This is the second of three roundtables on the future of engineering presented by the ACEC Research Institute. www.acecresearchinstitute.org

The world today is full of extraordinary volatility, yet the engineering industry has risen to the challenge. Uniquely positioned at the forefront of designing buildings for work and home – engineers are solving for the new normal and exploring what is needed for commercial, high-rise, healthcare, and mixed-use buildings of the future. How do we design them? How do we rehab or retrofit them? What is really needed for the future when designing work and living spaces in this new paradigm. Join this exciting panel discussion that explores the future of the buildings we live and work in.

Panelists:

• Dino DeFeo, Managing Partner, AKF

• Peter DiMaggio, Co-CEO, Thornton Tomasetti

• Arathi Gowda, Associate Director, Skidmore, Owings & Merrill

• Kate Wittels, Partner, HR&A Advisors

• Moderator: Joseph Bates, ACEC Research Institute

 

Transcript:

Daphne Bryant:

Welcome to our second roundtable in this series, The Future of Engineering. A big thank you to our donors who have made this session possible. We have a great group of thought leaders here today that are going to share their insights and expertise with us on the future of buildings, where we live and work now without further ado. It's my pleasure to introduce two of my colleagues at the ACEC Research Institute, Joe Bates, who will serve as our moderator for today's session and Kevin McMahon, who will be monitoring the chat box and fielding your questions during the session, Joe, it's all yours.

Joe Bates:

Thank you very much, Daphne, and thank you all for joining us today. First, I'd like to introduce you all to each of our panelists. We have Dino DeFeo, who is managing partner at AKF. Dino is a respected and admired leader whose market knowledge and passionate commitment to clients have formed the foundation of a 25 year career. He understands the importance of working as an integral part of a design collective with the express goal of realizing the direct client's vision. We also have with us, Peter DiMaggio, co-CEO of Thornton Tomasetti. Peter is responsible for defining, articulating and driving the firm's strategic vision. In addition to leading the development and execution of the overall business plan, he directs key strategic initiatives, such as identifying new markets and merger and acquisition opportunities, as well as instituting mentorship and professional development programs. I'd also like to welcome Arathi Gowda, who is Associate Director of Skidmore, Owings & Merrill. Arathi is a team leader for the company's Chicago's performance design group charged with researching new technologies and recommending integrated environmental design solutions that are substantiated with computer simulation for SOM project teams worldwide.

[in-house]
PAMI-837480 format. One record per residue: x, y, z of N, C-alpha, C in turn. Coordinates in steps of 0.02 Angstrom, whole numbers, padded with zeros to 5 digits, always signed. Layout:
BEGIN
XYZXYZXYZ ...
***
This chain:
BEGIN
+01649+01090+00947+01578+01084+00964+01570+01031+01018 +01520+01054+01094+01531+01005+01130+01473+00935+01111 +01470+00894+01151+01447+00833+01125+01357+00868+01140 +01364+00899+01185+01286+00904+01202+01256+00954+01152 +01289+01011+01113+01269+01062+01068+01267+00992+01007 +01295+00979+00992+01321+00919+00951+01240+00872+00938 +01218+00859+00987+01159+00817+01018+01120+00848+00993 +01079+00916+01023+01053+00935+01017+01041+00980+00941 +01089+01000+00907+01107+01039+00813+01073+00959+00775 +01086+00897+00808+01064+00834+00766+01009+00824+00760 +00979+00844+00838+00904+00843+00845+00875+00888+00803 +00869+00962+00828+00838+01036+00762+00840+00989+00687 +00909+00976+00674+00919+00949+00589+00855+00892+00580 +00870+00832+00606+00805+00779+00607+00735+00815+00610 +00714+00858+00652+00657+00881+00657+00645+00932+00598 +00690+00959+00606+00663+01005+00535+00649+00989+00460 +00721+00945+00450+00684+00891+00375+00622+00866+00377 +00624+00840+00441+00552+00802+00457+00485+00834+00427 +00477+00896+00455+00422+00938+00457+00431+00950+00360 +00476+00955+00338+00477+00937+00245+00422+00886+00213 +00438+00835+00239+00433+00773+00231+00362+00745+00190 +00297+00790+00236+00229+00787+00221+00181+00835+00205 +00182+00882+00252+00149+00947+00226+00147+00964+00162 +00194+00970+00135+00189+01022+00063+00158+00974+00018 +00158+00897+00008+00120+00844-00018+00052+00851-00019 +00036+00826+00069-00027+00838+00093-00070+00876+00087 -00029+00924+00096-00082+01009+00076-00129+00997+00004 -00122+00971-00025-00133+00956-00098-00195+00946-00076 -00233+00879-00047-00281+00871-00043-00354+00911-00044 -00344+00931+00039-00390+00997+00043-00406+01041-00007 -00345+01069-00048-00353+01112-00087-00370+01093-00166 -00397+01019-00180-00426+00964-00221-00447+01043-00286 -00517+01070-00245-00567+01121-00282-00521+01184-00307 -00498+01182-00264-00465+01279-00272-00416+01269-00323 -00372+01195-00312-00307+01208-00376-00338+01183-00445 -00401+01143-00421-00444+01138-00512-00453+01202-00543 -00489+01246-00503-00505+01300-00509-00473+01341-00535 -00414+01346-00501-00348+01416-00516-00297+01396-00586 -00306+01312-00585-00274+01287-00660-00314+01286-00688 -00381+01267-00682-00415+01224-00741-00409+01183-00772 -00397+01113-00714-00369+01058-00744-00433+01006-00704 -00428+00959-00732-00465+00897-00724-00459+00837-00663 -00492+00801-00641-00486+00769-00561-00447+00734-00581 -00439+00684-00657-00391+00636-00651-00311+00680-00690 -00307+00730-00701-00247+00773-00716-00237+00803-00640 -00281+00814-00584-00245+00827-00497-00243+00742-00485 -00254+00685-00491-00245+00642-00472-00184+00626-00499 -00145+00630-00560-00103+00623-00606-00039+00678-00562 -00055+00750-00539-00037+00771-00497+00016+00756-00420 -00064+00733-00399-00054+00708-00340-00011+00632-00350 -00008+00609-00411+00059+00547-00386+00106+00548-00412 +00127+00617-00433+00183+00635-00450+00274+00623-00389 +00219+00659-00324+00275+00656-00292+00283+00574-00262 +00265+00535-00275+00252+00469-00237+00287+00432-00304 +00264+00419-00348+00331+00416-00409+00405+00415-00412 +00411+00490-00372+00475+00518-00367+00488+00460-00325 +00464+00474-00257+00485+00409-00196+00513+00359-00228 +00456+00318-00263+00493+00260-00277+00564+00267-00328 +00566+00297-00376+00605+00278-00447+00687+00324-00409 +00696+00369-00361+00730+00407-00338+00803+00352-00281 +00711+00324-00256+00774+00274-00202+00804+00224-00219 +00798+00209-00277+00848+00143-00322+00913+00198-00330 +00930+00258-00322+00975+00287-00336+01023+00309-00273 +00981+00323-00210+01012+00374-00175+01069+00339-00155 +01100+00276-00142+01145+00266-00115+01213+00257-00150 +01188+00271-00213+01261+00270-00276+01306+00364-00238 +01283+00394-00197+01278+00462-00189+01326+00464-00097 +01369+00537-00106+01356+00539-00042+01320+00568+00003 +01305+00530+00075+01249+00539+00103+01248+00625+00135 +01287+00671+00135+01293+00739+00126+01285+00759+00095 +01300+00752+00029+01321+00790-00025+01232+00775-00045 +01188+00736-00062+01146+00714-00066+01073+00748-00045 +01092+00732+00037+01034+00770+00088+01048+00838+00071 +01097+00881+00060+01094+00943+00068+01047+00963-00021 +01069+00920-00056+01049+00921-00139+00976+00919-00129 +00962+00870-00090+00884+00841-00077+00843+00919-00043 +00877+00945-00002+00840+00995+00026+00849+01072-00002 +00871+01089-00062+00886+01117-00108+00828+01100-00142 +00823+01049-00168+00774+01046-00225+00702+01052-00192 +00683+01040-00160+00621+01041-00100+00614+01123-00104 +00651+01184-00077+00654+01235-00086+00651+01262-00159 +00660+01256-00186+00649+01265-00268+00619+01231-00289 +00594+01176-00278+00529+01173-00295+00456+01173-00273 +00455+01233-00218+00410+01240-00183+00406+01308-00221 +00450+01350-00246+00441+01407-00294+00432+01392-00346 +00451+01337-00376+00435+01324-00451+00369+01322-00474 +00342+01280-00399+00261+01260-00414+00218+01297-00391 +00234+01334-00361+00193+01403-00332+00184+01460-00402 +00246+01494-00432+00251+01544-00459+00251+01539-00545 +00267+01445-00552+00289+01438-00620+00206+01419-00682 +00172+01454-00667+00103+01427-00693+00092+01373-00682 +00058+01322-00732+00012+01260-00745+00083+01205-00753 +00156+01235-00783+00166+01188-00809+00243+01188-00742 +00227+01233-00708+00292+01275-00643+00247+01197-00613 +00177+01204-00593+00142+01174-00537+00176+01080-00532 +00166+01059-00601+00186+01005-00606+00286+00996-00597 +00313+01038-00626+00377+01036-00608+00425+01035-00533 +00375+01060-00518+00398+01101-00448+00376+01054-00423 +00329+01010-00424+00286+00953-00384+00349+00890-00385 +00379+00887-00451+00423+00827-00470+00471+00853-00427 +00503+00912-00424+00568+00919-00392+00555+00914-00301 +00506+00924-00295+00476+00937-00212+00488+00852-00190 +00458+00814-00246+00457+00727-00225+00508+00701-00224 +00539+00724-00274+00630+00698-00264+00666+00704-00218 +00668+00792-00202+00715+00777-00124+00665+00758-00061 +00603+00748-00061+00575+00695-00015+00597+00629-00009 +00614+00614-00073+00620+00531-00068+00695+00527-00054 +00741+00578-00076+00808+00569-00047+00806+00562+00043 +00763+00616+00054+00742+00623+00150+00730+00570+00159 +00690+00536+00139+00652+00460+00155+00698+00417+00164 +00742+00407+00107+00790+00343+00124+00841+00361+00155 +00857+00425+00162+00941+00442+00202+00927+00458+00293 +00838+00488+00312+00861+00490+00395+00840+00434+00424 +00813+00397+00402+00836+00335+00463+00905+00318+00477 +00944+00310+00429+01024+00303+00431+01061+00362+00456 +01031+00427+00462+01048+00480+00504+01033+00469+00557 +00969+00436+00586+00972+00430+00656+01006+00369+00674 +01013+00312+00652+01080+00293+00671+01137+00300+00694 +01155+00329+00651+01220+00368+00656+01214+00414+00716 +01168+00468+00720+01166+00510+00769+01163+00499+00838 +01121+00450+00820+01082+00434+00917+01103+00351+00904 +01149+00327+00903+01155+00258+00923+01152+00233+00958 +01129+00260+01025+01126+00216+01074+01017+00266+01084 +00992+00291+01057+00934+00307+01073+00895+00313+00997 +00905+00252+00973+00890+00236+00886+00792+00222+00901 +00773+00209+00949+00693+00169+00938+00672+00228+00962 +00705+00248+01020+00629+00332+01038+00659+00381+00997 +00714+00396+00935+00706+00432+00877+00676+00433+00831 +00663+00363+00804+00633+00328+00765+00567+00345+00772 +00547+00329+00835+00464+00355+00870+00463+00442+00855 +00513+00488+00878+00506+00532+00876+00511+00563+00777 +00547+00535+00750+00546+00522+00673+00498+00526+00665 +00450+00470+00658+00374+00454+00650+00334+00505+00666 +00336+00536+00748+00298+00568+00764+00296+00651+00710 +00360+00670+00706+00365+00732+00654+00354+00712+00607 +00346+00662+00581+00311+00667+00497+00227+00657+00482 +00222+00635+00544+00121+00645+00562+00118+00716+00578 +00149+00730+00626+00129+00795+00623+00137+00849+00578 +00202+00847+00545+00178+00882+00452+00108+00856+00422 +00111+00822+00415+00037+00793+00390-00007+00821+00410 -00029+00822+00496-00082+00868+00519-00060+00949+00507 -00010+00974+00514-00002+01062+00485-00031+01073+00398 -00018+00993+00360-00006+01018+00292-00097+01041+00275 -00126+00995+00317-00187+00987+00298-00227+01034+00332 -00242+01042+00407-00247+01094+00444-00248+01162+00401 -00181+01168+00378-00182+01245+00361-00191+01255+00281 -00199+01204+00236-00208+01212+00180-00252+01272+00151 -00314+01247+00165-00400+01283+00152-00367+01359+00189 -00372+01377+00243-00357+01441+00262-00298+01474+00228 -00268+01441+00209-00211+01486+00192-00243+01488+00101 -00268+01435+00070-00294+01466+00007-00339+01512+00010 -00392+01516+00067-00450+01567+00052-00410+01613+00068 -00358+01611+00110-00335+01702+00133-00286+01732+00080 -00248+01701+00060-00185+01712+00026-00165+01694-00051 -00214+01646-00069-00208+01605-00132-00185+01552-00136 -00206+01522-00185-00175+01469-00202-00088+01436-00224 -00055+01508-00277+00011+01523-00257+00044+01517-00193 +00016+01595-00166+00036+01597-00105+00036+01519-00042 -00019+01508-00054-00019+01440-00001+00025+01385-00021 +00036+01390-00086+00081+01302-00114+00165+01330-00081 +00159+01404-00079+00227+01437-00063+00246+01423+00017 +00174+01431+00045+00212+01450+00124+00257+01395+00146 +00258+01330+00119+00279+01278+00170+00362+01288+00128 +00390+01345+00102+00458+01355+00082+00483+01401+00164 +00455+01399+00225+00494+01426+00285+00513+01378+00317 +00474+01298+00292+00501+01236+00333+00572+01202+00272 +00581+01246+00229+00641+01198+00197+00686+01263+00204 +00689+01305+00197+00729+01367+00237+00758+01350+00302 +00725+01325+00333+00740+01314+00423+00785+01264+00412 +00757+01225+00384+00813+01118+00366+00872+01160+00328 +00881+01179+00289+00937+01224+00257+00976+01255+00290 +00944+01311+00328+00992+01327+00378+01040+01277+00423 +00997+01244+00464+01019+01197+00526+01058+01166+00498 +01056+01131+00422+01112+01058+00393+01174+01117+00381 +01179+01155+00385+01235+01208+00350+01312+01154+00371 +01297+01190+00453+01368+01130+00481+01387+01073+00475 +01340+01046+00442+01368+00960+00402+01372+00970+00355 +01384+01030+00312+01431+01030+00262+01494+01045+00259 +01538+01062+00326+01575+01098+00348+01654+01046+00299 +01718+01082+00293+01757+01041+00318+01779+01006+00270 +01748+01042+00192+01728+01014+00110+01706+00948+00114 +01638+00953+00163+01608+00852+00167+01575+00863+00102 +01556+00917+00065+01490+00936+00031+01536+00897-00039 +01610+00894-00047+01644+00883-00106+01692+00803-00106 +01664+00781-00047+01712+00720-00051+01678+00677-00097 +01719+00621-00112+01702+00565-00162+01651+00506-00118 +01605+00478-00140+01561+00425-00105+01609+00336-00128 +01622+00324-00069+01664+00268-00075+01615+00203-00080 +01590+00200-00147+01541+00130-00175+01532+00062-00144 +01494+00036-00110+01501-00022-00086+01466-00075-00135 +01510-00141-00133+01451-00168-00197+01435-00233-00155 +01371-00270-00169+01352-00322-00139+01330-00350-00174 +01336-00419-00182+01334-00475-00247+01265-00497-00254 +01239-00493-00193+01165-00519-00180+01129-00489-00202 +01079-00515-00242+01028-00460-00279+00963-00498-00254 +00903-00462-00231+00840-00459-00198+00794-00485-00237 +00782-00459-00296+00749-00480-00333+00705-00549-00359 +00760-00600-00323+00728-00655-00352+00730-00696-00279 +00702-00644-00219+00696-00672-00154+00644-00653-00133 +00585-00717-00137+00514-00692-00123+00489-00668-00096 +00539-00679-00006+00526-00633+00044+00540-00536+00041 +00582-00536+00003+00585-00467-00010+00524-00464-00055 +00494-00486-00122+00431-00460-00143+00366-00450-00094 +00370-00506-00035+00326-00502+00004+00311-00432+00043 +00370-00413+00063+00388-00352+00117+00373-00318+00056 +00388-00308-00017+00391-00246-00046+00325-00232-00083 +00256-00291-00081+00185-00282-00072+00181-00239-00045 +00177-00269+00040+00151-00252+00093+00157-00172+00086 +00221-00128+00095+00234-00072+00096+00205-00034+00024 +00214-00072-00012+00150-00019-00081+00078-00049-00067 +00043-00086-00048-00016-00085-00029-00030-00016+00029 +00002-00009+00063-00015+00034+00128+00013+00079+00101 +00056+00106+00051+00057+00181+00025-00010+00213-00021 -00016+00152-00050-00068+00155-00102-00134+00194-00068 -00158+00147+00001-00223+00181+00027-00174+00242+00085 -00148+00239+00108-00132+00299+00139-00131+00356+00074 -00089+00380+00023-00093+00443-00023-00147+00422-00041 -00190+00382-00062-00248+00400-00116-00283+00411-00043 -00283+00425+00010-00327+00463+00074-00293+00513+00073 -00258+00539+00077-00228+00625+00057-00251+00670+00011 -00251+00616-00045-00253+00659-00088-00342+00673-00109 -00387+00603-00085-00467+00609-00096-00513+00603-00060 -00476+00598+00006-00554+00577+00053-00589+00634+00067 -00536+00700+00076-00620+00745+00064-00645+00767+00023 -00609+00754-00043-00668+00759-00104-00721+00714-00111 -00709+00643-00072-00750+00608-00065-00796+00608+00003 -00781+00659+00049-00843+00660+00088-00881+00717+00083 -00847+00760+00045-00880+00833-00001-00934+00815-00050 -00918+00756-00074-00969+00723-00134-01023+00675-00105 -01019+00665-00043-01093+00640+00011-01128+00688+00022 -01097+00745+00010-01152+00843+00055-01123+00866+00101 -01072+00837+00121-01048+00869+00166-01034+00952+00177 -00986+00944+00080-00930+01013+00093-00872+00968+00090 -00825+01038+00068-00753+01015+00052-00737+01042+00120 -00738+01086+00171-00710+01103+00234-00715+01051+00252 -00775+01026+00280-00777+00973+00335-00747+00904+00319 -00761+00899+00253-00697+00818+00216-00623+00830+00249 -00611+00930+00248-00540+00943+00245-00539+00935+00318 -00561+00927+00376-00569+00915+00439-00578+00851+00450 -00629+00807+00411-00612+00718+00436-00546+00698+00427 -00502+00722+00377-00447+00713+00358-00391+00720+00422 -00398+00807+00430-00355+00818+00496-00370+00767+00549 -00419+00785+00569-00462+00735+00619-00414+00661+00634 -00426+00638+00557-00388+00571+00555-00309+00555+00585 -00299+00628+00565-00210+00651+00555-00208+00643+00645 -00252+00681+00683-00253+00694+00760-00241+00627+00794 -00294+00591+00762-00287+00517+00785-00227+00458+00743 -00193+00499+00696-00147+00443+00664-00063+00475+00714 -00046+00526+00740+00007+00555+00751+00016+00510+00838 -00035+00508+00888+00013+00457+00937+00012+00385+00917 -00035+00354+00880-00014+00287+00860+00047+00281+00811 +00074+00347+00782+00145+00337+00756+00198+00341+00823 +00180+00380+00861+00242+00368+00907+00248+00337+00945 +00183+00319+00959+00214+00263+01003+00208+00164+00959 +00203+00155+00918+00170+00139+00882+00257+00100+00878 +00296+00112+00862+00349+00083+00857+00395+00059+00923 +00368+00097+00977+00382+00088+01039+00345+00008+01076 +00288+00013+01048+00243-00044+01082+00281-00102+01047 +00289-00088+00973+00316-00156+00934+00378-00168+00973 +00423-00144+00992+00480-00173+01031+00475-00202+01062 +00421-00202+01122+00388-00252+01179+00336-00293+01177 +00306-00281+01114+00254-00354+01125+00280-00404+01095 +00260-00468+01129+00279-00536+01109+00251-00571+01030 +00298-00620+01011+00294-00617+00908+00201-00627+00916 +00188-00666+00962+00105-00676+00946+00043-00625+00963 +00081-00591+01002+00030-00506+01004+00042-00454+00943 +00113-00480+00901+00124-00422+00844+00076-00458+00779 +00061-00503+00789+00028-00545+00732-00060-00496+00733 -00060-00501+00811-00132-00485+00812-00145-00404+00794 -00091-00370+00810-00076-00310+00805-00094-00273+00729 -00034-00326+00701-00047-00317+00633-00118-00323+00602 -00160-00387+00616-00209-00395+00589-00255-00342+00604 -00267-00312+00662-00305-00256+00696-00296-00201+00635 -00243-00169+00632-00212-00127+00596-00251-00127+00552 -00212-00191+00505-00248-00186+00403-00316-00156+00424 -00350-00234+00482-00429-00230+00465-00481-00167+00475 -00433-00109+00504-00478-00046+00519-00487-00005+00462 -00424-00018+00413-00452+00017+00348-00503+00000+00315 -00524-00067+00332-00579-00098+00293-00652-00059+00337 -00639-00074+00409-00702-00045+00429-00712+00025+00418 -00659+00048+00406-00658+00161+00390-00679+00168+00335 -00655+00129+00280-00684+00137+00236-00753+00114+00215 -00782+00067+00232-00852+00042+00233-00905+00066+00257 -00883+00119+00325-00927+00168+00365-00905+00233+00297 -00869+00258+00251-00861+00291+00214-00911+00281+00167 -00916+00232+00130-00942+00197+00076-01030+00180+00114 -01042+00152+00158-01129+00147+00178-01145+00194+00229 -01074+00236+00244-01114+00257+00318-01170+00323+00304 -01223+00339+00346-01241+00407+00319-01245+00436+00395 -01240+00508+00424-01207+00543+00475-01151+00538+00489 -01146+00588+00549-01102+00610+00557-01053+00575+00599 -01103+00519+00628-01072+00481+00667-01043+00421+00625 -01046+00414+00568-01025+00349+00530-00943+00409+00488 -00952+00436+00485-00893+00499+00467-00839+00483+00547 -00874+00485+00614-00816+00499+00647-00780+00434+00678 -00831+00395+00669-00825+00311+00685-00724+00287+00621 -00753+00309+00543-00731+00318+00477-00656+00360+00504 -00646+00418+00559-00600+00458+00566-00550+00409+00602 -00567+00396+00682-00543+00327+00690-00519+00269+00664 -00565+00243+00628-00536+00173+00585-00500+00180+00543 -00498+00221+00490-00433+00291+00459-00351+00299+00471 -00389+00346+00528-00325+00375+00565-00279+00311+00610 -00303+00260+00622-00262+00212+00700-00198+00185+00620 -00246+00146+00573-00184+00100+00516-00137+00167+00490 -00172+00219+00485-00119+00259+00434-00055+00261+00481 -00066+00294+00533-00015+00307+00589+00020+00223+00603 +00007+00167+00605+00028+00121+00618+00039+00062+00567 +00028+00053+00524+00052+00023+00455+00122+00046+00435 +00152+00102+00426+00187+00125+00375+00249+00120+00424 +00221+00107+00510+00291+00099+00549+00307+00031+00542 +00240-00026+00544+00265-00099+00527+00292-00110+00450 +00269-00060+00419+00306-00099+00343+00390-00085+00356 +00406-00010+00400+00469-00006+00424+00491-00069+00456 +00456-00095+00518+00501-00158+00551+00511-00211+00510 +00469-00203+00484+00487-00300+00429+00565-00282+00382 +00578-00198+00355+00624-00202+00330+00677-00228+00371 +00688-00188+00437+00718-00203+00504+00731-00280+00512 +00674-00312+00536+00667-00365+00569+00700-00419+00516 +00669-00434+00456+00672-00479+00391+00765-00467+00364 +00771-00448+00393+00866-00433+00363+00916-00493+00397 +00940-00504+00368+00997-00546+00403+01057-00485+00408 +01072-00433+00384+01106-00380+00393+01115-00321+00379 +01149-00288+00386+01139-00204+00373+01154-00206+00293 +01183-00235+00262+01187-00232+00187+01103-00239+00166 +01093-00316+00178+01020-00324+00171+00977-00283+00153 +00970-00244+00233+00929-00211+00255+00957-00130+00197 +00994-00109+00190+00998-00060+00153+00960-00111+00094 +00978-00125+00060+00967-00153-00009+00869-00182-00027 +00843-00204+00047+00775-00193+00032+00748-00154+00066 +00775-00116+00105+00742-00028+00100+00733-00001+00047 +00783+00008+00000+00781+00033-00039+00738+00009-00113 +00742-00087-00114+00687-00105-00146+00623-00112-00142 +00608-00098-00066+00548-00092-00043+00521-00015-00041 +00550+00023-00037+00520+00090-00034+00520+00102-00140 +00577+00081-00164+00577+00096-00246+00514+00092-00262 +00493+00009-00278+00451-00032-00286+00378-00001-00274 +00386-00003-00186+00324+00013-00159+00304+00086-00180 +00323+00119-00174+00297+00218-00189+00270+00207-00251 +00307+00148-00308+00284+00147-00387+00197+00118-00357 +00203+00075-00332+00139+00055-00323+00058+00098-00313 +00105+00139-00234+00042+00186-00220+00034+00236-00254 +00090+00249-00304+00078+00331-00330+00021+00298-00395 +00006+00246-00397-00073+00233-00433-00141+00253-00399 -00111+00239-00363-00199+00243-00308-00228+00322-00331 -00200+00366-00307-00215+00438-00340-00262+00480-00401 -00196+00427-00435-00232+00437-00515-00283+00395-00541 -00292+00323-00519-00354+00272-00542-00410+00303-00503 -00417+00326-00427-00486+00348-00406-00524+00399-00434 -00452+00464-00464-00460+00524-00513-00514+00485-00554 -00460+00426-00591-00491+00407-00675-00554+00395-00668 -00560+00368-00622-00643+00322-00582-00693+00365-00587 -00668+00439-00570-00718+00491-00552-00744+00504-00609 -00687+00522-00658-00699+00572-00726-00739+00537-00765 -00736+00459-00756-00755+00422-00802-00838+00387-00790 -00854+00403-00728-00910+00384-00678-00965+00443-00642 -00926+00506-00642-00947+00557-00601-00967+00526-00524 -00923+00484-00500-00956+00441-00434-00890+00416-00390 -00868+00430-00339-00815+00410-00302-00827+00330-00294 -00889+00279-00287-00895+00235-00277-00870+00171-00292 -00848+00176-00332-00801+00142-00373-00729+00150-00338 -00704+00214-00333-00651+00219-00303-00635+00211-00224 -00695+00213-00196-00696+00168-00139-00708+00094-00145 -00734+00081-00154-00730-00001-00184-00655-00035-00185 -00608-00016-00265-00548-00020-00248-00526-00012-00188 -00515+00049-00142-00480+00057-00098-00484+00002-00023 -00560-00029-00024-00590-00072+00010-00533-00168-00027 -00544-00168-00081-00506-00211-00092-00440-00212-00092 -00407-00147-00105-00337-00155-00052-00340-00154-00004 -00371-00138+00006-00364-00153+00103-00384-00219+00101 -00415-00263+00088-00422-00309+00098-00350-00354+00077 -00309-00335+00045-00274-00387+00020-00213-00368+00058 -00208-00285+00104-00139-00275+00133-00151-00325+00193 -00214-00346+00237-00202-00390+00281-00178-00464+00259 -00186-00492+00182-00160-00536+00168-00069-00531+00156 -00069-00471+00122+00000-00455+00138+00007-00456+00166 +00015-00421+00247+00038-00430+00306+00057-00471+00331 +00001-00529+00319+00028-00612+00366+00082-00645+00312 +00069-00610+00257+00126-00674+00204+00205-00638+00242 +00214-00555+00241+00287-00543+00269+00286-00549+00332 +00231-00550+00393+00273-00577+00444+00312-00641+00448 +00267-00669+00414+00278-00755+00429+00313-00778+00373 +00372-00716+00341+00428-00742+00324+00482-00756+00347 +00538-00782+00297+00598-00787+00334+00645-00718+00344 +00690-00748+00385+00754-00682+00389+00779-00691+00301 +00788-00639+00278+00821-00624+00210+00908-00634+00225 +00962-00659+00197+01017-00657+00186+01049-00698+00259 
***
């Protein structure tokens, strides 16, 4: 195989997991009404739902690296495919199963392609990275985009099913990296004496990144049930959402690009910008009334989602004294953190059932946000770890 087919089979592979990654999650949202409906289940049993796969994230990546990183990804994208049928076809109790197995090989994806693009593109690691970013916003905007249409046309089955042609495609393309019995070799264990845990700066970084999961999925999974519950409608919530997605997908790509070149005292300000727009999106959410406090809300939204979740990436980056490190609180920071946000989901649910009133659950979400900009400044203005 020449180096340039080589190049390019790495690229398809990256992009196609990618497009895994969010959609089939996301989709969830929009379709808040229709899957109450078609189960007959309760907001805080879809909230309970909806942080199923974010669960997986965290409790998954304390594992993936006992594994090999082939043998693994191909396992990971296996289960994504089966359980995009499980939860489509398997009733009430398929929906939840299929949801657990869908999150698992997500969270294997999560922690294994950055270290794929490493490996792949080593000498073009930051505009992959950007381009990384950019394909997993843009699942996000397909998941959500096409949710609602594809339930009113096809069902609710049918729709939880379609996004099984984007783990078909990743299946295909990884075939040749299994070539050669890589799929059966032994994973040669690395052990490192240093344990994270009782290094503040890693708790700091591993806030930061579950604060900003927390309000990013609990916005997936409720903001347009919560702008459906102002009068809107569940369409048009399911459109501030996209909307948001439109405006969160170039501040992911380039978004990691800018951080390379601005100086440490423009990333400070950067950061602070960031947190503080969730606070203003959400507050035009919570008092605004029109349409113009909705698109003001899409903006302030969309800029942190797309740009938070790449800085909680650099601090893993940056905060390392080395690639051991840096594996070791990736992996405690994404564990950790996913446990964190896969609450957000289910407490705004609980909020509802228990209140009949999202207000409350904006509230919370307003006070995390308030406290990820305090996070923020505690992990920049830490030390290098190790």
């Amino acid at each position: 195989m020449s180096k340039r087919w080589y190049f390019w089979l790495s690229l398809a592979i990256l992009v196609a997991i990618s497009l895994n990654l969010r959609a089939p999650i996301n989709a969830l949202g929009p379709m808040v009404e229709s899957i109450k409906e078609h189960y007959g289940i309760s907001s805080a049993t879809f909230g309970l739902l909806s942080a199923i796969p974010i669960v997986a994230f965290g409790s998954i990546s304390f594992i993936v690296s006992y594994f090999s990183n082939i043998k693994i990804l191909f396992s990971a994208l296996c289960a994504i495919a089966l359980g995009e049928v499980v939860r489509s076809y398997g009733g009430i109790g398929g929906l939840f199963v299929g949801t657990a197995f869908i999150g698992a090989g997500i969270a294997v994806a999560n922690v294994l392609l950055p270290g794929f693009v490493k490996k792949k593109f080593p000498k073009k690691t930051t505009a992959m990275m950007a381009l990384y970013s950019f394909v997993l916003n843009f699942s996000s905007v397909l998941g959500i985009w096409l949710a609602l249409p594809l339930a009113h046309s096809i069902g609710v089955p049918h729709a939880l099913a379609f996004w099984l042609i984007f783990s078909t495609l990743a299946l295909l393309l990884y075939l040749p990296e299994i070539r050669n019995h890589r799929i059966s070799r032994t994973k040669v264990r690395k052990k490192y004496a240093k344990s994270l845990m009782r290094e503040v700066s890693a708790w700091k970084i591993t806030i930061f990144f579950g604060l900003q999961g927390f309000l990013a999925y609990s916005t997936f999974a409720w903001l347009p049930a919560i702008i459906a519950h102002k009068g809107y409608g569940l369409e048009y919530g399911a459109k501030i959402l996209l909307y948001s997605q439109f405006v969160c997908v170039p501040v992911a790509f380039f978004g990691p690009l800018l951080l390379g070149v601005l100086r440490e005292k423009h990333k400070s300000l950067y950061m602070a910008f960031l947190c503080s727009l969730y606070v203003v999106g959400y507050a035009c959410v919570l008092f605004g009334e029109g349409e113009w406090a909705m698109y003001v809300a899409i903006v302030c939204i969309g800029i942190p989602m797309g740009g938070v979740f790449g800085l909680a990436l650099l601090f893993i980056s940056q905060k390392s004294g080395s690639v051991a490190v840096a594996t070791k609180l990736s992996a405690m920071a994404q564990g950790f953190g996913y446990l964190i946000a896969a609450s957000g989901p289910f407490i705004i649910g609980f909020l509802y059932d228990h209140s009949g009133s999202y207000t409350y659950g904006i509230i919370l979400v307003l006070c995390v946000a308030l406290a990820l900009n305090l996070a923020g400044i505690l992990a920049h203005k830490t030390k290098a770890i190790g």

Joe Bates:

And finally, I'd like to welcome Kate Wittels, who is a Partner at HR&A Advisors. Kate specializes on the future of work and how to best shape places, train people and deliver infrastructure to make today's cities ready for tomorrow's opportunities. She creates strategic plans, public private partnerships, policies, and programs to guide governments, developers, and businesses on growing tech and innovation ecosystems in cities around the world. Thank you all very much for joining us today. I'm going to jump right into our questions. It's obviously no surprise that we're living through this pandemic and it's completely changed the way that we live and work. I think we have all within a blink of an eye, had to create new ways of working and communicating and, and some of the participants and viewers who were with us during the pregame show might have heard us talking about some of those challenges we live with. So my first question, I'd like Pete, to start out with Pete, are we going to see a fundamental shift in where we work in the future?

Peter DiMaggio:

I do. I think we're going to see a fundamental shift. What I think is less clear is what that shift actually looks like. Let me give you my example on this right before Kobe, we have about 1500 people and the large majority of them were working in the office. COVID hits. We send as many people as we can almost close to 1500 to work remotely. And early on, it really looked like as we were learning from this, that we were going to have this situation where more and more people want to work remotely. That was an early indicator. What we're seeing now actually is a lot of people want to be back in the office, whether it's for that social interaction, their ability to be more effective. And I think in the last two or three weeks, and this is how uncertain this future is, what we're getting from our employees is they want flexibility, which is a really interesting challenge.

Peter DiMaggio: